Joints beginning to creak a little? Looking forward to taking this a bit easier? Read on....
8 August 2016
Over the next few weeks about 100,000 people in their 50s will get a letter from HM Government telling them they won't qualify for any State Pension.
(Read that again, and let it sink in for a moment)
Changes to the State Pension were introduced on 6 April 2016.
The new State Pension requires a minimum of 10 years National Insurance contributions.
This means that many housewives or stay-at-home parents are likely to find that they haven't worked for long enough and therefore haven't paid enough NI contributions because you need 35 or more qualifying years of NI contributions to get a full State Pension.
If you’ve got between 10 and 35 qualifying years, you’ll get a proportion of the full State Pension.
If you’ve got under 10 years, you usually won’t get anything.
Letters are being sent by the Department for Work and Pensions (DWP) to thousands of people to warn them that they may not have enough qualifying years; this means they are likely to have no entitlement to any State Pension at all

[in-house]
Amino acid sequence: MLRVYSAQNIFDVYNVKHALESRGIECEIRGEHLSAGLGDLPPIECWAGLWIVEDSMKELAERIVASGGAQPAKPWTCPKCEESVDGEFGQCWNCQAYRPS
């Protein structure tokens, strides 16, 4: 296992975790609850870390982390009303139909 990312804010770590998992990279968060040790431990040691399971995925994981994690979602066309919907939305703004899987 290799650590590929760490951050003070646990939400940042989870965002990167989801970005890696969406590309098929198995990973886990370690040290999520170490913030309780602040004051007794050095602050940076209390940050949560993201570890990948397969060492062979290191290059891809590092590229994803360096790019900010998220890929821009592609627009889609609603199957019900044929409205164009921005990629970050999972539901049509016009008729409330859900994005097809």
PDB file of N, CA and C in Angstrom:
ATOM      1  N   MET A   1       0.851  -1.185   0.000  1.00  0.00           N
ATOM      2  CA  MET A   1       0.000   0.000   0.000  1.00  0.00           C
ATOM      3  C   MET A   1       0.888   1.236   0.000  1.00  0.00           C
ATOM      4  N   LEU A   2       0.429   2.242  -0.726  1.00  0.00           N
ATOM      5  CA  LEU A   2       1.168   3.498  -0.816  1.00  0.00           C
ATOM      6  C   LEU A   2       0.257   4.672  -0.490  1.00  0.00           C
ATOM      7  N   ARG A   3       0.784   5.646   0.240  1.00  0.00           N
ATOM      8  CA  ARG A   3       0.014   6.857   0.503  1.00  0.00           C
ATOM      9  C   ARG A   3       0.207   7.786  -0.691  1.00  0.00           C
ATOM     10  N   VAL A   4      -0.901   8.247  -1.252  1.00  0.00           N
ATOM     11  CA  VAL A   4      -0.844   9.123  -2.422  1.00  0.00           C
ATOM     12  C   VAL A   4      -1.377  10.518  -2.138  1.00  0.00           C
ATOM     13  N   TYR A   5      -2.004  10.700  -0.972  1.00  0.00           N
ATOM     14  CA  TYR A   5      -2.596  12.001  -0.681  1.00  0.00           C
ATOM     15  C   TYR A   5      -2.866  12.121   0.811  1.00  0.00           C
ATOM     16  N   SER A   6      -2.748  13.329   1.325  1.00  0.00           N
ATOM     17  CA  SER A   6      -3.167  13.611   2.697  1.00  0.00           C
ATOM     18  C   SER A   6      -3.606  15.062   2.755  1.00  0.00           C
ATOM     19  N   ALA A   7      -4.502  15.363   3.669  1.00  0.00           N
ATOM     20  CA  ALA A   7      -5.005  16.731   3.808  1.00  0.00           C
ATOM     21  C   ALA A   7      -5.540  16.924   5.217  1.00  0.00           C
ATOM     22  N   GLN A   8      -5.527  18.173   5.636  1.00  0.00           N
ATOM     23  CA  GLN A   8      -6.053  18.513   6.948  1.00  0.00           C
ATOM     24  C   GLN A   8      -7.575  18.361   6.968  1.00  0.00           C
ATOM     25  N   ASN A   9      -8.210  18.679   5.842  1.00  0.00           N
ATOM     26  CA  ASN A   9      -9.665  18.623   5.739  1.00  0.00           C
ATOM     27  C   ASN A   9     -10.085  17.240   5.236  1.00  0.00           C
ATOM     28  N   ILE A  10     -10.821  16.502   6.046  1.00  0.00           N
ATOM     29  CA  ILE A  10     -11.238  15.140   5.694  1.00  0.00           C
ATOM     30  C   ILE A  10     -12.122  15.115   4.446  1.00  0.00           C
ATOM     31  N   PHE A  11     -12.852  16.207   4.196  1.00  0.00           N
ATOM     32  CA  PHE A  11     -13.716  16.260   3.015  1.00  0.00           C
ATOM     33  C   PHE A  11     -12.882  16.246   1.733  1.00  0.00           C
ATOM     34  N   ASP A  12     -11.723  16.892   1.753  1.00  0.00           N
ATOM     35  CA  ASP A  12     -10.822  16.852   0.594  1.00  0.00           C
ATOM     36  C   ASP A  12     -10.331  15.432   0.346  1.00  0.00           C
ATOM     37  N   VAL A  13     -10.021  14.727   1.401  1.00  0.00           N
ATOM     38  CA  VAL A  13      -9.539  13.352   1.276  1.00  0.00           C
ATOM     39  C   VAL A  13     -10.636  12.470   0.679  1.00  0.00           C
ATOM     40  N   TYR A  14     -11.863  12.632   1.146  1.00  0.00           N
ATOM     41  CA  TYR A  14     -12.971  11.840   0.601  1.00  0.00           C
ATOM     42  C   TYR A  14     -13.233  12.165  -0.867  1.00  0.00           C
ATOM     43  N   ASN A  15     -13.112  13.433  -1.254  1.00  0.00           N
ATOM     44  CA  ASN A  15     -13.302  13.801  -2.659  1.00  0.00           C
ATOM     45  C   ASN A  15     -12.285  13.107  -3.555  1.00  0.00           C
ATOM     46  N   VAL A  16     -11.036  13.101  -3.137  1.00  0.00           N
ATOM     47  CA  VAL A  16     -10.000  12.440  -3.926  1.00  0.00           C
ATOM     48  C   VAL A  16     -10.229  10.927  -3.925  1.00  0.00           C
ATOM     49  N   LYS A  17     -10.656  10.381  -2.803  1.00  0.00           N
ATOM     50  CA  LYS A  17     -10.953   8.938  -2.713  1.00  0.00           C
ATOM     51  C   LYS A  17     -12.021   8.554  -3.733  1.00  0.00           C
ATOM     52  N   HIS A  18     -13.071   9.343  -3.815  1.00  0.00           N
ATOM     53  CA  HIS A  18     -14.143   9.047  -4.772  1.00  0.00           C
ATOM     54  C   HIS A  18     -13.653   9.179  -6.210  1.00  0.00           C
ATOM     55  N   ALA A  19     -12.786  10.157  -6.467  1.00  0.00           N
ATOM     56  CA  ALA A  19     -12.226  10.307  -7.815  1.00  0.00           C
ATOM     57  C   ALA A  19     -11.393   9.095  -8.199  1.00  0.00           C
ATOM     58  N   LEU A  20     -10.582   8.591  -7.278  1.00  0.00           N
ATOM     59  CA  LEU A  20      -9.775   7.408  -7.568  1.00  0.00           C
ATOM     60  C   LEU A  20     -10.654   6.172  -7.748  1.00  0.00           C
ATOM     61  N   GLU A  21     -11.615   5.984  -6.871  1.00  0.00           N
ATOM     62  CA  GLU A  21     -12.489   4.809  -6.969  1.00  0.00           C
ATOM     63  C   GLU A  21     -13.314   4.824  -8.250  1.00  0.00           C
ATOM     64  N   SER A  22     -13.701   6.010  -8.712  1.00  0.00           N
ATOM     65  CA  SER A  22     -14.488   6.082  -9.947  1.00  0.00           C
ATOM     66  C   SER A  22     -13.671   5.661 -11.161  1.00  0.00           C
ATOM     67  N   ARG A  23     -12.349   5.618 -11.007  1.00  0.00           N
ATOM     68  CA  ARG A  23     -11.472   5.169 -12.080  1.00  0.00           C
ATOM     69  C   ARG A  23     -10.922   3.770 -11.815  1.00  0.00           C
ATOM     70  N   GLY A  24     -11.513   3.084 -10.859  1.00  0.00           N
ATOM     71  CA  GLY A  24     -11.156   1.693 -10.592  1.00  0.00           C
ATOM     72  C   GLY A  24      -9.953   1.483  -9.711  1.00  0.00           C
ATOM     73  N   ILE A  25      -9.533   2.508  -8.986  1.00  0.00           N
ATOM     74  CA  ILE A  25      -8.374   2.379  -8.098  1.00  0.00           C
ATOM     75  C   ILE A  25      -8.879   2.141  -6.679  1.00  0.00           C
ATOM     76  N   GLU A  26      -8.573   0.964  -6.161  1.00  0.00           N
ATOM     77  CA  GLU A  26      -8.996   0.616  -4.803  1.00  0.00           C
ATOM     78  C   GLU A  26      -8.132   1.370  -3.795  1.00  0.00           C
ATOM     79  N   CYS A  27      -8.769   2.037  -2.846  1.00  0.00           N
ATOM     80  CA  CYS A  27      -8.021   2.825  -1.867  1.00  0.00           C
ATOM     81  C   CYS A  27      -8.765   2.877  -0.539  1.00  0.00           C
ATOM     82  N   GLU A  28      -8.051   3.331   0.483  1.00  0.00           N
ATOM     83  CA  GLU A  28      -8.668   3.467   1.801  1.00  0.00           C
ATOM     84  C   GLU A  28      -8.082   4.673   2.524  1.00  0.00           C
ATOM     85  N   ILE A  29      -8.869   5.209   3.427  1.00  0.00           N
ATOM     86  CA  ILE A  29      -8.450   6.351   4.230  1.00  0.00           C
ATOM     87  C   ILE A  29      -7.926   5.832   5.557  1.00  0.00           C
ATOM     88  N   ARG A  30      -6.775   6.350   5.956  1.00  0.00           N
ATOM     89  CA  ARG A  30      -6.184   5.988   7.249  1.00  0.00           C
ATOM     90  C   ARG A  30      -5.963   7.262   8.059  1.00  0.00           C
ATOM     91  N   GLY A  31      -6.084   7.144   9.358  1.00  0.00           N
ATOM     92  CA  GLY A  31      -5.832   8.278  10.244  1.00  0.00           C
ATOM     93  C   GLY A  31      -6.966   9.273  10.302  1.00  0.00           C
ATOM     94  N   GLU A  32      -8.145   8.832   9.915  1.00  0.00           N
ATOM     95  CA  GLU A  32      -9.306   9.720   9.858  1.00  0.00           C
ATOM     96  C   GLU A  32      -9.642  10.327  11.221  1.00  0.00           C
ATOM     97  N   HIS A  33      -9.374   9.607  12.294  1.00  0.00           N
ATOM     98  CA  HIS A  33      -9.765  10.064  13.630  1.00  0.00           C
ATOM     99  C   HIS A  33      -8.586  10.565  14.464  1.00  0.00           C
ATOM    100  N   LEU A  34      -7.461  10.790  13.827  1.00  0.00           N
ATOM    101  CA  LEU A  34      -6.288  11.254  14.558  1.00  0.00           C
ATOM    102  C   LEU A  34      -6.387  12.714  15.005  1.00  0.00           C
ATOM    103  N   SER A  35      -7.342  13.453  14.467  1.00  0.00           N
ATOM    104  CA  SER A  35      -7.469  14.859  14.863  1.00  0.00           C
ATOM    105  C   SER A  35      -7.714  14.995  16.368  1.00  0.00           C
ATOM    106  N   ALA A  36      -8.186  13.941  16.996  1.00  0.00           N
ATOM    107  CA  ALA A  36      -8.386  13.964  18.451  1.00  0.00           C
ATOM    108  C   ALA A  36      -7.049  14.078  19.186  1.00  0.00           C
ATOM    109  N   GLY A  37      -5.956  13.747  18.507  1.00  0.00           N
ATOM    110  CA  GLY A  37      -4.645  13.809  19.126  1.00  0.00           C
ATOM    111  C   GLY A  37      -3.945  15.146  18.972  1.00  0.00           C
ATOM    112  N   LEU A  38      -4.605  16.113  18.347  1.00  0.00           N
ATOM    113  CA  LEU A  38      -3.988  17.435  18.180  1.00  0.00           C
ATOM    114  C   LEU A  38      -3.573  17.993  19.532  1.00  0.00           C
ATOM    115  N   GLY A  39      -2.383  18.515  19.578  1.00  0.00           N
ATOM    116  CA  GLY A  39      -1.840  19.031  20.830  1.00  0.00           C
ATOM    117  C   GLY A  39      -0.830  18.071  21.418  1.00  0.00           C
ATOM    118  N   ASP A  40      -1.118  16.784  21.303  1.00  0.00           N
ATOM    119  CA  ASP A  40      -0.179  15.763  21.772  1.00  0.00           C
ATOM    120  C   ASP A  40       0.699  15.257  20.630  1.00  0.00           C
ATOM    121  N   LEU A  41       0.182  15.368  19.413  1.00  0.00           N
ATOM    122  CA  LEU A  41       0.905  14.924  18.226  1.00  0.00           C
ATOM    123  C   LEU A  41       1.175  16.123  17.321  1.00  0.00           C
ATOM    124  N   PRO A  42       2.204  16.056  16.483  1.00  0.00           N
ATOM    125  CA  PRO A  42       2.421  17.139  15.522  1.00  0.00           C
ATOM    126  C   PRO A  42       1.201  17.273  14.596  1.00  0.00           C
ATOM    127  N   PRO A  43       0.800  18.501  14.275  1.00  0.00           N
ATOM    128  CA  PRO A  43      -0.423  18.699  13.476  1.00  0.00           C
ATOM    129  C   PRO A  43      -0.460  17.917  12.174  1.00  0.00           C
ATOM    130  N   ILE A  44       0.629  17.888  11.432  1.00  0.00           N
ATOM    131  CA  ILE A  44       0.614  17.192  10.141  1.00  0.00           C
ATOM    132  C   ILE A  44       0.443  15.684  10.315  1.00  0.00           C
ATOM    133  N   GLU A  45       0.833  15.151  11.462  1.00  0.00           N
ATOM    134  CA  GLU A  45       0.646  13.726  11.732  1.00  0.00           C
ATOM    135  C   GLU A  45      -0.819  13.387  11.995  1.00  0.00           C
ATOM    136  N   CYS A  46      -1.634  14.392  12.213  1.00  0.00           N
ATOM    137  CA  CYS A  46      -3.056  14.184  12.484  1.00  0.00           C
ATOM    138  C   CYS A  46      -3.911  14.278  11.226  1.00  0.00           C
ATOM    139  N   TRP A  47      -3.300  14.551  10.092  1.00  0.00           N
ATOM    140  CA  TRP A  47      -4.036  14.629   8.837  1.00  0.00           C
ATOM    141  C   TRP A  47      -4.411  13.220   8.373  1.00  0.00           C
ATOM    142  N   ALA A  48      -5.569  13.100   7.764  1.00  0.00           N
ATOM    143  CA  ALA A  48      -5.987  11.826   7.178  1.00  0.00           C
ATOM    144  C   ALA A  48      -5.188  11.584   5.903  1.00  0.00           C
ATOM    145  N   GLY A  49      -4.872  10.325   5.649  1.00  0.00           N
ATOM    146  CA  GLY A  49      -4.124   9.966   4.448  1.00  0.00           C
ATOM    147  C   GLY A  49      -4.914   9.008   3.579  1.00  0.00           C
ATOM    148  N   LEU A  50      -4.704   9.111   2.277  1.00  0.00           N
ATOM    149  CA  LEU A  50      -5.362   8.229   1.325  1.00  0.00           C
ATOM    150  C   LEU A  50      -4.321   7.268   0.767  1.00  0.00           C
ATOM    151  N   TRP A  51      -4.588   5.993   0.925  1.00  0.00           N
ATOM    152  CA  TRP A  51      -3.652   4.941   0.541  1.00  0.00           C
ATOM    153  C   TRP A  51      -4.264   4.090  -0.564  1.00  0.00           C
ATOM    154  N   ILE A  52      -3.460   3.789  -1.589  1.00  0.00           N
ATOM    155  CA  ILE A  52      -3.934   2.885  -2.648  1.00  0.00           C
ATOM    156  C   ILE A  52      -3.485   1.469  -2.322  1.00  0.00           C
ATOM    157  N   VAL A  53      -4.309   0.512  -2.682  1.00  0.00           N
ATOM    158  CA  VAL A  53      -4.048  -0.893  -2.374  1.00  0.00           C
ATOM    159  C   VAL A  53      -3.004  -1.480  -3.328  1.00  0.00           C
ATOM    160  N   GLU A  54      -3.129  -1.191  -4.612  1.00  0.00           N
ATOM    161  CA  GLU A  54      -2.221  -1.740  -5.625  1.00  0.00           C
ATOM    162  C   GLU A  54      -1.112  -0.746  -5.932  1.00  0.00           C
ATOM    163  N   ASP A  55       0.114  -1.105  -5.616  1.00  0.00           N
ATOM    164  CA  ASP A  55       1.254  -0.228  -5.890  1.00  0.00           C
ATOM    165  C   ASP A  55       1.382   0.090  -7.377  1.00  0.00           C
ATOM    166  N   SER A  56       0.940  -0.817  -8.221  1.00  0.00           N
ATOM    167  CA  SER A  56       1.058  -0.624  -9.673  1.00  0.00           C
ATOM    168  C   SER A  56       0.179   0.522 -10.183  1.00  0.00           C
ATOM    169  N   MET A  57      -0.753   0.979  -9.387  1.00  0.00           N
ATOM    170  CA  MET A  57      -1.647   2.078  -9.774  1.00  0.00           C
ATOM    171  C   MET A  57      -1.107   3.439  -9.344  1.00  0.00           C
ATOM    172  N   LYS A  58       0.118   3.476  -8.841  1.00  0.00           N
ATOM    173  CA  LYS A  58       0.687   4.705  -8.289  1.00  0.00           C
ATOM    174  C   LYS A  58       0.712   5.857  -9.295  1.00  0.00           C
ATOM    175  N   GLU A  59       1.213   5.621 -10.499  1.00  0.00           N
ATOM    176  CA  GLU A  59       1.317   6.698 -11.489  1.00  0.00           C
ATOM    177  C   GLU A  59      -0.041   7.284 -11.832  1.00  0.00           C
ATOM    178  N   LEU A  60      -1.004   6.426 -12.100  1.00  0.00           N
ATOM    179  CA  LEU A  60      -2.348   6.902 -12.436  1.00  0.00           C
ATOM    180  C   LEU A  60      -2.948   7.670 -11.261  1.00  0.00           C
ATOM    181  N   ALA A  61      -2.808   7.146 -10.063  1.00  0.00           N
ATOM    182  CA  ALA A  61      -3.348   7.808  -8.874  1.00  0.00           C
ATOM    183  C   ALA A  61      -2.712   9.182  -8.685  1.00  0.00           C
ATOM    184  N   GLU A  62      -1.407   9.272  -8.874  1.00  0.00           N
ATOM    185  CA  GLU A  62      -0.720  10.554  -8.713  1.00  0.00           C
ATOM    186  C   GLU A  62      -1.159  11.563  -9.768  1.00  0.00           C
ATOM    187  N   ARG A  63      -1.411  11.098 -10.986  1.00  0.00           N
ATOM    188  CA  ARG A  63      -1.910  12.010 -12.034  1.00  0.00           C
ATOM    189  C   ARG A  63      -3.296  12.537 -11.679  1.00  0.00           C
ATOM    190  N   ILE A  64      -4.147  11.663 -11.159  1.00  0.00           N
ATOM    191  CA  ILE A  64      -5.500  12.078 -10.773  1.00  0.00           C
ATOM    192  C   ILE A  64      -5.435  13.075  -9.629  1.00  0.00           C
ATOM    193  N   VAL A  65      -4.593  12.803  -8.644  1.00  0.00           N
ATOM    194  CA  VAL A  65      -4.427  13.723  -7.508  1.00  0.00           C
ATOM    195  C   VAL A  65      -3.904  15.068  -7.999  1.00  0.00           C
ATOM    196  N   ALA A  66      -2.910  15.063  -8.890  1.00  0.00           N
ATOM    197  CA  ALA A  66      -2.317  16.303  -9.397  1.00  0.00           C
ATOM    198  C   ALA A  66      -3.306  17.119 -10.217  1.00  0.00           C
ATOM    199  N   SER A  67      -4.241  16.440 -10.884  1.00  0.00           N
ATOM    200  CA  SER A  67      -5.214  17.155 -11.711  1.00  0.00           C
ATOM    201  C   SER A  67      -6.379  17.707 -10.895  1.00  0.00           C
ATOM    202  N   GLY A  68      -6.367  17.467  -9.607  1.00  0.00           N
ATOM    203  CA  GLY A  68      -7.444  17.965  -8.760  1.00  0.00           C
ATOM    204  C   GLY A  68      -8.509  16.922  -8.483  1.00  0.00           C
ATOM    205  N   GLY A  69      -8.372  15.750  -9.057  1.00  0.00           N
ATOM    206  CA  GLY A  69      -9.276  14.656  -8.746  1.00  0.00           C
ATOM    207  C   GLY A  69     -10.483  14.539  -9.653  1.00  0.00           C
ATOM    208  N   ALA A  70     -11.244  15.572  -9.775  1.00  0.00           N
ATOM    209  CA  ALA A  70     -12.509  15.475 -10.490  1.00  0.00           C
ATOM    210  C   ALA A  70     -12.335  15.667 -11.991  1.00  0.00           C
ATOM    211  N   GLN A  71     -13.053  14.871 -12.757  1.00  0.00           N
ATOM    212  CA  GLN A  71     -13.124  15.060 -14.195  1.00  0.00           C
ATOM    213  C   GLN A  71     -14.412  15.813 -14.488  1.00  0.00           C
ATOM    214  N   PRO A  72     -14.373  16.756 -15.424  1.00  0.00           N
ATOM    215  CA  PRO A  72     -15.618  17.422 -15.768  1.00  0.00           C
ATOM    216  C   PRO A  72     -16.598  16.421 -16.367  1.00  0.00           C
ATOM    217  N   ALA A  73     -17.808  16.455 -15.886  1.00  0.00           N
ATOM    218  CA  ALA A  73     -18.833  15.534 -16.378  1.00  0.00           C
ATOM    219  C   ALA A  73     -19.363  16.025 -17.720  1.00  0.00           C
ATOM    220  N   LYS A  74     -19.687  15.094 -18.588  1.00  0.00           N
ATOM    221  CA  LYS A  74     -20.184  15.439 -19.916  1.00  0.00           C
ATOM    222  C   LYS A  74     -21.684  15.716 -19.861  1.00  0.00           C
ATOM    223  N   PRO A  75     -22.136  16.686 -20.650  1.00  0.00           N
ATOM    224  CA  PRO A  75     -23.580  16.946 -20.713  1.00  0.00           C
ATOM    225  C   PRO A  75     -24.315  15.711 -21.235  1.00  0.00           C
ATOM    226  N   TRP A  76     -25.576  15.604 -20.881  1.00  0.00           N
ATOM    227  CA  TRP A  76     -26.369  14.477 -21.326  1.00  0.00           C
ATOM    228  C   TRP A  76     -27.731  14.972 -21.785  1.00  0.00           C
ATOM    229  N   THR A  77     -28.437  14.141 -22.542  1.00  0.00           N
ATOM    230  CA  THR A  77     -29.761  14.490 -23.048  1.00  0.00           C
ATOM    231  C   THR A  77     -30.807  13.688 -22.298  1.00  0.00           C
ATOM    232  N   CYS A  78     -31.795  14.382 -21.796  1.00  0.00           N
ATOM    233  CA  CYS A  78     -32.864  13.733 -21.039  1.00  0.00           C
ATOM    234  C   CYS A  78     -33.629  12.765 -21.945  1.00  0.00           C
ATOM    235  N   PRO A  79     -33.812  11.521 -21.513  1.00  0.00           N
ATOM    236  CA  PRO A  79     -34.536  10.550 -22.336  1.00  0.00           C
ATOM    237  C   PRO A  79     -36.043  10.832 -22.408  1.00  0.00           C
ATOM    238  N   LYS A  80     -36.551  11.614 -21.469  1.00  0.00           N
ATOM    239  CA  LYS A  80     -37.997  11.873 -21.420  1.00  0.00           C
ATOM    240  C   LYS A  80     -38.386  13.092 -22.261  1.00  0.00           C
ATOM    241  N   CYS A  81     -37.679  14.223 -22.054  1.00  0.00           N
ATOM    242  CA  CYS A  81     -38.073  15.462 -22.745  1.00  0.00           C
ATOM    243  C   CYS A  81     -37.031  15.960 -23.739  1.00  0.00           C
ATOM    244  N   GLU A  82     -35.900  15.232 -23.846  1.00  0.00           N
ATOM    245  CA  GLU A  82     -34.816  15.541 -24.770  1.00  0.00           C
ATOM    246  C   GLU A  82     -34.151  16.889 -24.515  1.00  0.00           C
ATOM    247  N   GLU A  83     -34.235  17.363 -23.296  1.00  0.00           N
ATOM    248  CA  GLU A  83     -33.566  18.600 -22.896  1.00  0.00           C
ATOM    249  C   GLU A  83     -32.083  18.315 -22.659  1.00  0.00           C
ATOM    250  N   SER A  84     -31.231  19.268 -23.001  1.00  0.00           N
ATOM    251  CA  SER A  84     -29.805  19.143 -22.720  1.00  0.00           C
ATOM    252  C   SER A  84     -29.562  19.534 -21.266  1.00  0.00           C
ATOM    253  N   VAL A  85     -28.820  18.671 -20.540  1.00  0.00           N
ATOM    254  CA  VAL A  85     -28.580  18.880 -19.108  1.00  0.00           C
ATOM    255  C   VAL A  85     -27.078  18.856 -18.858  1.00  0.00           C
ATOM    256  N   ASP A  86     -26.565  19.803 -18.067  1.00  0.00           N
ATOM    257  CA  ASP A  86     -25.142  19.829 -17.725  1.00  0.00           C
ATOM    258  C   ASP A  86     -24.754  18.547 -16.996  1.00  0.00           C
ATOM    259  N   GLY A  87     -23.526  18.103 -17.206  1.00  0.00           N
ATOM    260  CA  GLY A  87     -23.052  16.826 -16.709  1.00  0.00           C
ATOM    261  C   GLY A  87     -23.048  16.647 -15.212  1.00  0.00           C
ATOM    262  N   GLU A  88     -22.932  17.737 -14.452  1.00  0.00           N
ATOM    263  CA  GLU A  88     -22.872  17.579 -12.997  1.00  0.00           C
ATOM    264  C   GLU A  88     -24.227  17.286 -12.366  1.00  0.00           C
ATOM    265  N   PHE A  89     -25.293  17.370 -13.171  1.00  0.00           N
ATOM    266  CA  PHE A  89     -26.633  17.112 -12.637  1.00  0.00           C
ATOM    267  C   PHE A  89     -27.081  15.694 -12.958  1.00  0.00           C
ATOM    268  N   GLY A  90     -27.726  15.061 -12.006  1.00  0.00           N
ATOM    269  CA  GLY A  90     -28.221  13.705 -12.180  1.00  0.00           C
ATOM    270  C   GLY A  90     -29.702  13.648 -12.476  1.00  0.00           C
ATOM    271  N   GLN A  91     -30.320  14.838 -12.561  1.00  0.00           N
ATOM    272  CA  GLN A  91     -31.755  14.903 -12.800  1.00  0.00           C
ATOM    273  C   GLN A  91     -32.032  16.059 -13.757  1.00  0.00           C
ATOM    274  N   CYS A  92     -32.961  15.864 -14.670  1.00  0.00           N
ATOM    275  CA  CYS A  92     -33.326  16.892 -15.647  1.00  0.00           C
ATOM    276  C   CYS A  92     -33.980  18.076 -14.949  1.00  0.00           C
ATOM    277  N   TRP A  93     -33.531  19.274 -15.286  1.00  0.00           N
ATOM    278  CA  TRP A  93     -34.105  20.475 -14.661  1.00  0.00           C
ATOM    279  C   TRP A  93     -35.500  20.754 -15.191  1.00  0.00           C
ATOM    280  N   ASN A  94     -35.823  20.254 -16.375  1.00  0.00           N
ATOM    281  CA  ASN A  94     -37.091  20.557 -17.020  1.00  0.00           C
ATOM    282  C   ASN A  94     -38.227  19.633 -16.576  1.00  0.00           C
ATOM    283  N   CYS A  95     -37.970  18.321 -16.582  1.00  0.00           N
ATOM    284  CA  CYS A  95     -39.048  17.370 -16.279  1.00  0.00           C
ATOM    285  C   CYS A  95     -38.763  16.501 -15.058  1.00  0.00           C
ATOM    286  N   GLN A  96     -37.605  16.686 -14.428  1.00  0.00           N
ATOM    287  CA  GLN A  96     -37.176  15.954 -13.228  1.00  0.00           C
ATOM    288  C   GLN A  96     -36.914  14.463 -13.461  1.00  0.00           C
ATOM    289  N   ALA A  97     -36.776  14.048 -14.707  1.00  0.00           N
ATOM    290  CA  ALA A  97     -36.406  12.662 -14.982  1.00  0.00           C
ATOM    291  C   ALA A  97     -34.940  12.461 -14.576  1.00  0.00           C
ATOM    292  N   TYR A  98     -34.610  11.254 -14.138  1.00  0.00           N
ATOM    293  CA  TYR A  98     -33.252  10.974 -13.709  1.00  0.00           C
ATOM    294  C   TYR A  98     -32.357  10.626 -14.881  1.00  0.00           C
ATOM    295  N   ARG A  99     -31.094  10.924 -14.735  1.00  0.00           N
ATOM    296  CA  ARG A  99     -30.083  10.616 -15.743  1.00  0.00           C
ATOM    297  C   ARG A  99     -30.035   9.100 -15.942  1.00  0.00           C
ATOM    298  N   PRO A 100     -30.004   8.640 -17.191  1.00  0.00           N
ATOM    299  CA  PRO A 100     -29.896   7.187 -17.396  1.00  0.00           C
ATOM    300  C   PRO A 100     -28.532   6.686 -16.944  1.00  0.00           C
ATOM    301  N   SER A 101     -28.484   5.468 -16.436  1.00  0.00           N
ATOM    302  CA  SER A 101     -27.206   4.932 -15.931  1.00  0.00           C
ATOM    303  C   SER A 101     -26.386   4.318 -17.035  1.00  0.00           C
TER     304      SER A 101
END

(Read that again, and let it sink in)
This letter is being sent out by our caring (conservative) government because of the confusion they've caused - there used to be a 10-year minimum rule up to 5th April 2010, when it was scrapped. Then it was re-introduced with the new rules on April 6th this year.
This means that anyone who reached retirement age between April 2010 and April 2016 who worked for a minimum of one year was entitled to some State Pension.
(Read that again, and try to let that sink in)
The new State Pension rules only apply to people who reach State Pension age on or after 6 April 2016.
If you reached State Pension age before that, you will be claiming under the old system (basic and additional State Pension), even if you deferred your claim.
If you're over 18 you can find out more about your State Pension by going to the new Check your State Pension service.
This will give you a personalised estimate of what you should recieve, based on your NI record (it can show up any gaps in your NI contributions and give you an idea of whether any gaps can be filled by voluntary cintributions).
We wouldn't be surprised.
Now if you think this is grossly unfair - don't forget these changes are thought to be most likely to affect older women who took on the
The Queen is 90